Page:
Masters of Diversion: Your game is slipping. I cannot speak for the Bishops, or pretend to fully grasp what motivates them. But I think I know what's driving the Republican leadership. It isn't necessarily birth control. And it isn't really about religious freedom. No. What motivates them is any and every chance to take a dig at health care reform. To dismantle it, and, in the process, foreclose any possible political advantages that it might bestow upon the President once people start to notice that they are actually benefiting from these reforms.
In the wake of Mayor Bloomberg’s decision to evict the OWS protesters from Zuccotti Park yesterday, pundits are asking: what will the protesters do now? Given the way in which OWS has catalyzed debate and action about reclaiming our institutions and reimagining our economy, and given that larger numbers of people are now naming the corruption of our political economy by monied interests as our nation’s greatest challenge, the question should be what will we, the people who make up the rest of the 99 percent, do now?
Since the colossal crash of our nation’s financial system three years ago, progressive and left social movement groups have been trying to legitimize a set of ideas around bottom-up democracy and a new, morally-grounded, equitable and sustainable economy. Related proposals have aimed to rein in corporate power and make government more responsive to the needs of workers and communities. The resulting showdowns, accountability sessions, negotiations to provide foreclosure relief and legislative battles for financial reform have yielded some impressive results.
Venture, if you dare, into our little shop of horrors, with plenty of frights and scares to turn your American dream into a nightmare.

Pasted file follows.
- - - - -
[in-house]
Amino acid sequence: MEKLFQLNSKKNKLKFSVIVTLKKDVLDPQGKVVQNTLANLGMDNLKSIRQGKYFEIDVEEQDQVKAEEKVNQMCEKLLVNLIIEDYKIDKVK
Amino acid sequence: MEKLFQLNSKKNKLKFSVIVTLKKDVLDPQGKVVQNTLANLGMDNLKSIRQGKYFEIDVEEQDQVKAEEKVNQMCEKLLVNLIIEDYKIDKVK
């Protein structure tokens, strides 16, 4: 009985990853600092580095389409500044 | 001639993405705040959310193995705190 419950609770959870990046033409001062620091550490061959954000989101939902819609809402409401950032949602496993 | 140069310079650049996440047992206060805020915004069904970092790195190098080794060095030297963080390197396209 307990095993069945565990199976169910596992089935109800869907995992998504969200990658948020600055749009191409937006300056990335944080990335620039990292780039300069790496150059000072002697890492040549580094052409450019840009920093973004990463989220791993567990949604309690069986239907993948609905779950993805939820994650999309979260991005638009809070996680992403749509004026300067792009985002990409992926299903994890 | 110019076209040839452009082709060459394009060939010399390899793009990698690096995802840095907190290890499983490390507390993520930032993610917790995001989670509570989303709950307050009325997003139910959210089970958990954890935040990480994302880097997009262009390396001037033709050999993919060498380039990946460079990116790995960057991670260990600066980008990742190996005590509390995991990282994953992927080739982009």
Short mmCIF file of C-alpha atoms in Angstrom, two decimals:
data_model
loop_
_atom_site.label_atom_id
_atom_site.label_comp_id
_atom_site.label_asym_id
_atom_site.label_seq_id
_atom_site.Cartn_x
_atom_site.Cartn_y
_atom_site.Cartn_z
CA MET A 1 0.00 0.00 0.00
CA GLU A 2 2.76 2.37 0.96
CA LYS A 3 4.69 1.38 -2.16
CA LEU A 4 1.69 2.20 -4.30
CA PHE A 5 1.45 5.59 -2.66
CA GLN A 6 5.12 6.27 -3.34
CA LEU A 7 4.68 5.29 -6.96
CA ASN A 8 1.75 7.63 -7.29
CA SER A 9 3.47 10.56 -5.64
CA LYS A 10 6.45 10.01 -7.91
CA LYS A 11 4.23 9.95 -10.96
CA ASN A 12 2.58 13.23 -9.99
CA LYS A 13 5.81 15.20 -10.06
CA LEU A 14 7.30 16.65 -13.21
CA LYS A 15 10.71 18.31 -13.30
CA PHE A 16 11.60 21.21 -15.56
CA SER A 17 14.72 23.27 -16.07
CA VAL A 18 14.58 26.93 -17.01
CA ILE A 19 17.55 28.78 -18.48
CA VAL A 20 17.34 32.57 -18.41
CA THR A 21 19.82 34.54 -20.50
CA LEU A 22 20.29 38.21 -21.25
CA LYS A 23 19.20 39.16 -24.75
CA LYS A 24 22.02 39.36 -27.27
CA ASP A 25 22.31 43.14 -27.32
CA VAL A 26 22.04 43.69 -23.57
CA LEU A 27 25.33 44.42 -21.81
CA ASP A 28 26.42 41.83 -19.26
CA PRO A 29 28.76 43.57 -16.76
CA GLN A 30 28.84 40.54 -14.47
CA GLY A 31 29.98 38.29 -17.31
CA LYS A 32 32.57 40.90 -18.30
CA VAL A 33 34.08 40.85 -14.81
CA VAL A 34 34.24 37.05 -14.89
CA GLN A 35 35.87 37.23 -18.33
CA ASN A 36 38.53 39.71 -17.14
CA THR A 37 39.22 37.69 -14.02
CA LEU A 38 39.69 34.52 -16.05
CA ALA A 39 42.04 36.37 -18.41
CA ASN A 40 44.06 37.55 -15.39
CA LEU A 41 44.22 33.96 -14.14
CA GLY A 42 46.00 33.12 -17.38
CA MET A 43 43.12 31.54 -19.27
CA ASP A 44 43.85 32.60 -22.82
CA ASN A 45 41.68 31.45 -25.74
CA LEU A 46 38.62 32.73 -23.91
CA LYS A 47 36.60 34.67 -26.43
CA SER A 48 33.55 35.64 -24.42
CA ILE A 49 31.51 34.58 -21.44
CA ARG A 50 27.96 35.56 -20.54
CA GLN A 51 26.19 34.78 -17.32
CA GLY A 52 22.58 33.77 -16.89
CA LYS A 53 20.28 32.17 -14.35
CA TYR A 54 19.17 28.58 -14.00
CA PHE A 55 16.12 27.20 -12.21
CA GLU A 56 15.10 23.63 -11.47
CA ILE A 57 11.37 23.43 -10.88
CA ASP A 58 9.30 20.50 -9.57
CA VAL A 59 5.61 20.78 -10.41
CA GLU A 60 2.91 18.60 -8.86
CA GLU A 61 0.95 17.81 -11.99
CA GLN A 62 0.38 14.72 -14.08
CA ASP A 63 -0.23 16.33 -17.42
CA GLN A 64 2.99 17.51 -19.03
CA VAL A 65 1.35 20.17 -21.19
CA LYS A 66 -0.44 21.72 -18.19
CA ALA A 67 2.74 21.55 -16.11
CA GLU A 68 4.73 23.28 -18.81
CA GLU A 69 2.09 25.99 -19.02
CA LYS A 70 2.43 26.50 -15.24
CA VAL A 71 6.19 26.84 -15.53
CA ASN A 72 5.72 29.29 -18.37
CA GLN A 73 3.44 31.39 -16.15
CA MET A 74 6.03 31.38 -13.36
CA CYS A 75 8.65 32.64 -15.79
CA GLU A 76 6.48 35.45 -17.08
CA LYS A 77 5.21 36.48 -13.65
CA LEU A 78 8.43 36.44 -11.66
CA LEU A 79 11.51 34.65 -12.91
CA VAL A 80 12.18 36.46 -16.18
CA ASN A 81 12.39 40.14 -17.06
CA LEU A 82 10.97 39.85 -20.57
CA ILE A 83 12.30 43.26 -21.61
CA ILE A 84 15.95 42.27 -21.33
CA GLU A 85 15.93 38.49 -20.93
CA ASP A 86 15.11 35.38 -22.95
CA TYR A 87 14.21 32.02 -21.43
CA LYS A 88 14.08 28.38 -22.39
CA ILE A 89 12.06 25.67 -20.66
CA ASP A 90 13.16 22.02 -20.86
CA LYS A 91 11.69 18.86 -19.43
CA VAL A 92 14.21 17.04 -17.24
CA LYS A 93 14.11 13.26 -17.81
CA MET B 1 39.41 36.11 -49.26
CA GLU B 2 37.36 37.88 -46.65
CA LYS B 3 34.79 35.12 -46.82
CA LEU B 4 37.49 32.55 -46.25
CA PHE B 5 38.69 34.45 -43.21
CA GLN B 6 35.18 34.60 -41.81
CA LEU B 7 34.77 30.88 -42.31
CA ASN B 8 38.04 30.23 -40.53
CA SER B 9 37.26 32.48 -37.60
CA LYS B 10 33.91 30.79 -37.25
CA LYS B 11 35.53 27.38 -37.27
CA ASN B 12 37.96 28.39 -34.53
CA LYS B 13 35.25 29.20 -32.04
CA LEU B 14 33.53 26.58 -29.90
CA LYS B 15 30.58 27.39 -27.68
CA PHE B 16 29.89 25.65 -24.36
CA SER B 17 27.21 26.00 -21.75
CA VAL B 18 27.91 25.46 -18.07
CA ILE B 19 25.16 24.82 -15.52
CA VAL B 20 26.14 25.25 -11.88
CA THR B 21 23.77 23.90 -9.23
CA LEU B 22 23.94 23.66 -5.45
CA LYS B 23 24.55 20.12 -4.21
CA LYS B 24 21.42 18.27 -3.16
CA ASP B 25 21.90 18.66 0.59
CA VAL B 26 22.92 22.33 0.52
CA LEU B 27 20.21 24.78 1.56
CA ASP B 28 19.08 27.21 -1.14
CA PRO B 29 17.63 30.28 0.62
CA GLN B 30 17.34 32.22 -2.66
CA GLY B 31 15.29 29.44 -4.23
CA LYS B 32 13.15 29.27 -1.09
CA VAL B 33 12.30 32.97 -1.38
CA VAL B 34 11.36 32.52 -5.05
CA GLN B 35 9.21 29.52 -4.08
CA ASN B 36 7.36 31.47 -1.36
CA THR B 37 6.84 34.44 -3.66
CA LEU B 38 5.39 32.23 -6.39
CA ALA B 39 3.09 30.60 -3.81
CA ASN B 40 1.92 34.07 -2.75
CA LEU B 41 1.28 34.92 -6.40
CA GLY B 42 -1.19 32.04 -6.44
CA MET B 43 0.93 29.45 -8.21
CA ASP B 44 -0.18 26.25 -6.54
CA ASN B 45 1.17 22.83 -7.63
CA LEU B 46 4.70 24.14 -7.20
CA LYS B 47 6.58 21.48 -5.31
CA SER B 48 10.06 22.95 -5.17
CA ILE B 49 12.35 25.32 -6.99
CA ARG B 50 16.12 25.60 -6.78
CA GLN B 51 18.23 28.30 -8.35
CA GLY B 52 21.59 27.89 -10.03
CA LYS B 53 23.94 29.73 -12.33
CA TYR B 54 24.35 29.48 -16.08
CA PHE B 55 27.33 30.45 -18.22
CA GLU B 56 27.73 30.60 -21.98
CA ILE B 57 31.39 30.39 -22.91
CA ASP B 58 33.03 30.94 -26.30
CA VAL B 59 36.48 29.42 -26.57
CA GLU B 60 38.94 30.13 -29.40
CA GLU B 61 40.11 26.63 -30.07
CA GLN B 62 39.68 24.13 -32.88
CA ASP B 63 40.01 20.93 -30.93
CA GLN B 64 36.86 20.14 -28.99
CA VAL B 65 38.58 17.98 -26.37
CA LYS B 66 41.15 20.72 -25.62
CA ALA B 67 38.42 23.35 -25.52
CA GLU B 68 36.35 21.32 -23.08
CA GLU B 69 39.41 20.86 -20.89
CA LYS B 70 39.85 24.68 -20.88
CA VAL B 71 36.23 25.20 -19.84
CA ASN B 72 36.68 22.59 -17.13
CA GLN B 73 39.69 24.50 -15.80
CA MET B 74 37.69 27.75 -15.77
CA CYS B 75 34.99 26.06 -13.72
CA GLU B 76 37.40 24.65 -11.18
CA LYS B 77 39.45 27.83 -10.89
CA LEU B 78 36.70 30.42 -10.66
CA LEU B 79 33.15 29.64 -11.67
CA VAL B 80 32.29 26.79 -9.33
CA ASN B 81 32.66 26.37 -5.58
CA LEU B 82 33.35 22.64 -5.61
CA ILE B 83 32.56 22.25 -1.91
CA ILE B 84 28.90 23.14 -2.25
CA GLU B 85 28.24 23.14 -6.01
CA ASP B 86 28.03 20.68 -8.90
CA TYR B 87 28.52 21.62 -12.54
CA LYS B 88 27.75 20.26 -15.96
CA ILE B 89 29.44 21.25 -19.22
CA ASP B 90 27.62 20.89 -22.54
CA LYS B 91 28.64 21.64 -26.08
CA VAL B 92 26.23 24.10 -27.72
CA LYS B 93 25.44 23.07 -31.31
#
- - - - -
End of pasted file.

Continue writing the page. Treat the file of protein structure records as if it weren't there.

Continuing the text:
Exhibit A: Last year's Halloween Party at a major mortgage-related firm featured costumes and props designed to mock the victims of foreclosures. The firm, Steven J. Baum, represents banks and mortgage servicers when they foreclose on homeowners and evict them from their homes. This kind of callous behavior speaks volumes about the mindset that prevails in many financial institutions.
The year started with creeping realization of just how much worse things might become, politically and economically, given the results of November 2010 elections (with the right wing takeover of the House of Representatives and many statehouses). Soon we started to hear about massive demonstrations in Tunisia. By mid-February we were completely mesmerized by the protesters in Tahrir Square, as we watched what would come to be called the Arab Spring.
As I surveyed today's countless op-eds and commentary about commemorating the 10th Anniversary of the attacks that took place on September 11, 2011, I was pleased to find these thoughtful words in a New York Times editorial:
A series of tornadoes has left thousands of people homeless across Alabama. One town’s mayor is refusing to allow homeless residents to obtain FEMA trailers for temporary housing. He says the trailers will make the town look “trashy.” And besides, people may be tempted to keep the trailers instead of finding ways to rebuild their homes. Like most mayors, he has few, if any, local resources to bring to bear. He rejects FEMA’s help, but he’s not offering any viable alternatives.
All this talk about deficits and spending cuts got me thinking about something that is in short supply today: trust. Our trust deficit is far more corrosive to the body politic than fiscal deficits. Why? Because trust is a necessary ingredient for an open, democratic society. It is why we support programs that may not benefit us directly, for something called the 'common good.' Without trust, people are less inclined to get involved in the process of governing. They are less likely to interact with elected and appointed representatives who have been entrusted with doing the peoples’ business. Over time, they feel less connected to, or concerned about, their fellow citizens.
The headlines say a government shutdown was averted at the eleventh hour. But was a crisis averted? Instead of an abrupt shutdown of the entire government, where we all can see what's at stake, we face a slow and, to many, less obvious crippling of government programs that are part of our shared safety-net. A rolling shutdown of sorts.
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